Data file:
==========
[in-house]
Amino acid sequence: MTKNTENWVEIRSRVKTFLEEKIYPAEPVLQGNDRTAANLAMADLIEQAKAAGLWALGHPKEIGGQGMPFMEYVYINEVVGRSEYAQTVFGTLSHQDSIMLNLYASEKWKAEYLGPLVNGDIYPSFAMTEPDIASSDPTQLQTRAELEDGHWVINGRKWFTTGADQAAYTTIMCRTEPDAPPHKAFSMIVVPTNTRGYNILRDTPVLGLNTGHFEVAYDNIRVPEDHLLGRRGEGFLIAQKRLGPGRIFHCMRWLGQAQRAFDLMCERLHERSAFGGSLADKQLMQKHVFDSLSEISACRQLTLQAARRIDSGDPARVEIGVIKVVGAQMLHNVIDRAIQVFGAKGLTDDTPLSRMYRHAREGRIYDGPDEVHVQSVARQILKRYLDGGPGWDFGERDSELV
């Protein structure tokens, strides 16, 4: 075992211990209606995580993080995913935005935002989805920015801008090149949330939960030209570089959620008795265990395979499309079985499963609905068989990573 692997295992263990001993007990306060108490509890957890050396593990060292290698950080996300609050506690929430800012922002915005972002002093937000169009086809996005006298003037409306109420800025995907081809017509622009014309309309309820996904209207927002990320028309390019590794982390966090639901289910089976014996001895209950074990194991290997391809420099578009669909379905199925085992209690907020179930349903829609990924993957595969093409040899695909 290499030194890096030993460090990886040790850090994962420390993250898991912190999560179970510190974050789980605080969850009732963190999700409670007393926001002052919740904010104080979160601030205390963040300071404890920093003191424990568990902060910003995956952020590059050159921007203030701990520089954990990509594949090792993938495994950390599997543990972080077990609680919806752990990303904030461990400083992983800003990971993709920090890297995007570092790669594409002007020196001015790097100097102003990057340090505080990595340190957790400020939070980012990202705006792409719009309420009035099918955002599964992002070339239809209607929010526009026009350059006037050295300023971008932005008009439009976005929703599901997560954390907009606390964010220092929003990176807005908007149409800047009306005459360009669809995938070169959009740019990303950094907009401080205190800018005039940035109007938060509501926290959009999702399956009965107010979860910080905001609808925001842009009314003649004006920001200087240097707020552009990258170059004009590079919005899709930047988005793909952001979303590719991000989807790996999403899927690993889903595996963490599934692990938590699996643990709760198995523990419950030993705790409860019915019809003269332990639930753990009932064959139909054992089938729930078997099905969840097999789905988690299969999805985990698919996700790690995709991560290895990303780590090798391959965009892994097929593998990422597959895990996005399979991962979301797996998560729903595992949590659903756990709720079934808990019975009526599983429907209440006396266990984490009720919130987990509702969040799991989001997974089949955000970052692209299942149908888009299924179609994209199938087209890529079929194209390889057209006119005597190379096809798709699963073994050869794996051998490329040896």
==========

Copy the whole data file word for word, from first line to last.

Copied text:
[in-house]
Amino acid sequence: MTKNTENWVEIRSRVKTFLEEKIYPAEPVLQGNDRTAANLAMADLIEQAKAAGLWALGHPKEIGGQGMPFMEYVYINEVVGRSEYAQTVFGTLSHQDSIMLNLYASEKWKAEYLGPLVNGDIYPSFAMTEPDIASSDPTQLQTRAELEDGHWVINGRKWFTTGADQAAYTTIMCRTEPDAPPHKAFSMIVVPTNTRGYNILRDTPVLGLNTGHFEVAYDNIRVPEDHLLGRRGEGFLIAQKRLGPGRIFHCMRWLGQAQRAFDLMCERLHERSAFGGSLADKQLMQKHVFDSLSEISACRQLTLQAARRIDSGDPARVEIGVIKVVGAQMLHNVIDRAIQVFGAKGLTDDTPLSRMYRHAREGRIYDGPDEVHVQSVARQILKRYLDGGPGWDFGERDSELV
């Protein structure tokens, strides 16, 4: 075992211990209606995580993080995913935005935002989805920015801008090149949330939960030209570089959620008795265990395979499309079985499963609905068989990573 692997295992263990001993007990306060108490509890957890050396593990060292290698950080996300609050506690929430800012922002915005972002002093937000169009086809996005006298003037409306109420800025995907081809017509622009014309309309309820996904209207927002990320028309390019590794982390966090639901289910089976014996001895209950074990194991290997391809420099578009669909379905199925085992209690907020179930349903829609990924993957595969093409040899695909 290499030194890096030993460090990886040790850090994962420390993250898991912190999560179970510190974050789980605080969850009732963190999700409670007393926001002052919740904010104080979160601030205390963040300071404890920093003191424990568990902060910003995956952020590059050159921007203030701990520089954990990509594949090792993938495994950390599997543990972080077990609680919806752990990303904030461990400083992983800003990971993709920090890297995007570092790669594409002007020196001015790097100097102003990057340090505080990595340190957790400020939070980012990202705006792409719009309420009035099918955002599964992002070339239809209607929010526009026009350059006037050295300023971008932005008009439009976005929703599901997560954390907009606390964010220092929003990176807005908007149409800047009306005459360009669809995938070169959009740019990303950094907009401080205190800018005039940035109007938060509501926290959009999702399956009965107010979860910080905001609808925001842009009314003649004006920001200087240097707020552009990258170059004009590079919005899709930047988005793909952001979303590719991000989807790996999403899927690993889903595996963490599934692990938590699996643990709760198995523990419950030993705790409860019915019809003269332990639930753990009932064959139909054992089938729930078997099905969840097999789905988690299969999805985990698919996700790690995709991560290895990303780590090798391959965009892994097929593998990422597959895990996005399979991962979301797996998560729903595992949590659903756990709720079934808990019975009526599983429907209440006396266990984490009720919130987990509702969040799991989001997974089949955000970052692209299942149908888009299924179609994209199938087209890529079929194209390889057209006119005597190379096809798709699963073994050869794996051998490329040896």